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Health Care

Website Flaws Might Exempt Some from Obamacare Penalties

White House spokesman won't answer directly but the law gives HHS broad discretion decide what factors may apply in considering the exemption.

(KAREN BLEIER/AFP/Getty Images)

White House Press Secretary Jay Carney says that Obamacare won't financially penalize Americans who "do not have access" to affordable health coverage by the March 31 deadline for obtaining it.

Carney repeated a version of the following statement multiple times in Monday's briefing with reporters: "As written, the law makes clear that people who do not have access to affordable care due to a state not expanding Medicaid or other factors will not be penalized."

He declined to clarify whether the glitches plaguing HealthCare.gov, home of the federal insurance marketplace, qualify as "other factors." But the law gives the Health and Human Services secretary broad discretion to decide what those factors are, and wouldn't prevent her from counting inability to sign up online among them.

 

Currently, the Affordable Care Act offers exceptions to the penalty for religious reasons, incarceration and for being a member of a federally recognized tribe. (The IRS has a more complete list here).

HHS has also outlined a number of separate hardship exemptions. These include, but aren't limited to, homelessness, the recent death of a close family member, and, as Carney mentioned, residence in a state that fails to expand Medicaid to 138 percent of the federal poverty line for people who would have been eligible if they lived in a state that did.

The Congressional Budget Office estimates that 24 million Americans will qualify for these exemptions by 2016.

And not being able to access the HealthCare.gov website to sign up for coverage could be added to the list of hardship exemptions, if the HHS secretary decided to do so. "The hardship exception is open-ended. The secretary can define hardship," says Washington and Lee University law professor Tim Jost.

Asked whether, if the technical troubles continue, there could be an issue with individuals meeting the mandate before the penalty begins, Carney said HHS is "working on aligning those policies, the enrollment period and the individual responsibility timeframe period, and they'll issue guidance soon." HHS had not responded to an e-mailed request for comment at the time of publication.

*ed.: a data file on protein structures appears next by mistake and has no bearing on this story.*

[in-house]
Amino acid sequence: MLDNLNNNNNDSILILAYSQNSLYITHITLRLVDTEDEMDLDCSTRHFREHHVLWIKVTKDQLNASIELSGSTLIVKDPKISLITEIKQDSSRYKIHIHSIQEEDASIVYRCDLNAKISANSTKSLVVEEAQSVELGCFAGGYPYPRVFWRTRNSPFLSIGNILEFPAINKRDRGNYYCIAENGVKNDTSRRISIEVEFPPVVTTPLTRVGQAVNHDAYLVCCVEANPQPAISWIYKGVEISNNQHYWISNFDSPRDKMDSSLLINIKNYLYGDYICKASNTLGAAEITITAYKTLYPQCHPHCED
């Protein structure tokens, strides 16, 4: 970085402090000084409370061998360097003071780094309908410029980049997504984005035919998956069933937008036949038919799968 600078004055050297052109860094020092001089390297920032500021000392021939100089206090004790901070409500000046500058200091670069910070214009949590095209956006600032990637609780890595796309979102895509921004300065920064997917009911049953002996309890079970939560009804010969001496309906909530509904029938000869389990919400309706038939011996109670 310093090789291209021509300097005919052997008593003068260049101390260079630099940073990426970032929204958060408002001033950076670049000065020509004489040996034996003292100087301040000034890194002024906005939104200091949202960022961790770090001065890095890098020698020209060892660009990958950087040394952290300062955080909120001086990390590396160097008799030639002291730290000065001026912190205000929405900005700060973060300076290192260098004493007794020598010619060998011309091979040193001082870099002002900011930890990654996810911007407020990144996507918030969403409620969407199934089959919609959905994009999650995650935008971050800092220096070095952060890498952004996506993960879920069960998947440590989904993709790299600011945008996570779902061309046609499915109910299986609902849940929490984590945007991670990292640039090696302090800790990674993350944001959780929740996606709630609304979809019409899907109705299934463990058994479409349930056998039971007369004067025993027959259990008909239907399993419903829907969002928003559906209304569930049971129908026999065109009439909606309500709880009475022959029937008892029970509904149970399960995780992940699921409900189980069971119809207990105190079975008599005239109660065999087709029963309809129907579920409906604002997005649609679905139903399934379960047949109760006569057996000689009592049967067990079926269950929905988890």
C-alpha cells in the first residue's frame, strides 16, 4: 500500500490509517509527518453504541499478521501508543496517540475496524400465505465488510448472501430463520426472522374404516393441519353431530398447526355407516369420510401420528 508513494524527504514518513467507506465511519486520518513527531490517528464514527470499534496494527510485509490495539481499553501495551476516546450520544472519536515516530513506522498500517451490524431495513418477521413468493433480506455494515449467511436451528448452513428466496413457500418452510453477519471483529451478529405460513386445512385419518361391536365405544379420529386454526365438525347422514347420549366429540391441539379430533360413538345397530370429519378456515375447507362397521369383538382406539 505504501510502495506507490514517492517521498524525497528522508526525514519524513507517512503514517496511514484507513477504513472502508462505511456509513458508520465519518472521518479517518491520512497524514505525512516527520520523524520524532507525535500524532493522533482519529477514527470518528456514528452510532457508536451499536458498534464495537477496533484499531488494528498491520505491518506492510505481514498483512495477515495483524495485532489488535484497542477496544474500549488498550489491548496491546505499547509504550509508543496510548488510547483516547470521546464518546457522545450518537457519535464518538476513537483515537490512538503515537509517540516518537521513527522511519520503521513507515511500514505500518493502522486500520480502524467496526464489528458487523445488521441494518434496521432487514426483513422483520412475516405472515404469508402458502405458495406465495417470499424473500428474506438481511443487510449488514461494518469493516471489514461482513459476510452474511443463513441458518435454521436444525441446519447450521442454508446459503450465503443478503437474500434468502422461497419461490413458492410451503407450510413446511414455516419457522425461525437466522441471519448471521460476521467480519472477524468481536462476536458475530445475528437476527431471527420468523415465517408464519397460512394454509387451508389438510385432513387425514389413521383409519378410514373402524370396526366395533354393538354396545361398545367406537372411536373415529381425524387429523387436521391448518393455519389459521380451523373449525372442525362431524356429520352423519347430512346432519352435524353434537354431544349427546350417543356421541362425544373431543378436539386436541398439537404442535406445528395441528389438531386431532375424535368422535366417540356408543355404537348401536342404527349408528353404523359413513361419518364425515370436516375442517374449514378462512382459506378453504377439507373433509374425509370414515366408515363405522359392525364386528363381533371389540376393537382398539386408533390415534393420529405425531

The administration has emphasized that the website is not the only way to sign up for coverage. Individuals still have the option of buying insurance in person or over the phone, which Obama touted in a Monday Rose Garden appearance for which he has been compared to an infomercial salesman.

"The phone number for these call centers is 1-800-318-2596," he said. "I want to repeat that: 1-800-318-2596. Wait times have averaged less than one minute so far on the call centers."

How long it will take to fix HealthCare.gov is not clear at this time.

There are some "wrinkles" with using website troubles as a qualifier for the hardship exemption, Nicholas Bagley, a University of Michigan law professor, and Austin Frakt, a health economist at the U.S. Department of Veterans Affairs, point out in a Bloomberg editorial they co-authored. The exchanges are supposed to process hardship exemption applications; that's complicated if the websites aren't working. But Sebelius can draft a rule that would instruct the broken exchanges to issue blanket hardship exemptions to all the uninsured in their states, waiving the penalty for everyone unable to purchase through the busted websites, they say.

Americans who can afford health insurance and choose not to buy it, and don't qualify for one of the exemptions outlined by HHS, will face penalties ("individual shared responsibility payments," in gov-speak) starting in 2014. The penalty next year for not obtaining coverage is $95 per person, or 1 percent of income, whichever is greater; the amount climbs to $695 and 2.5 percent of income by 2016. The administration is relying on participation in the health-insurance exchanges of a broad swath of the population, not just the sick and elderly, to keep costs down.

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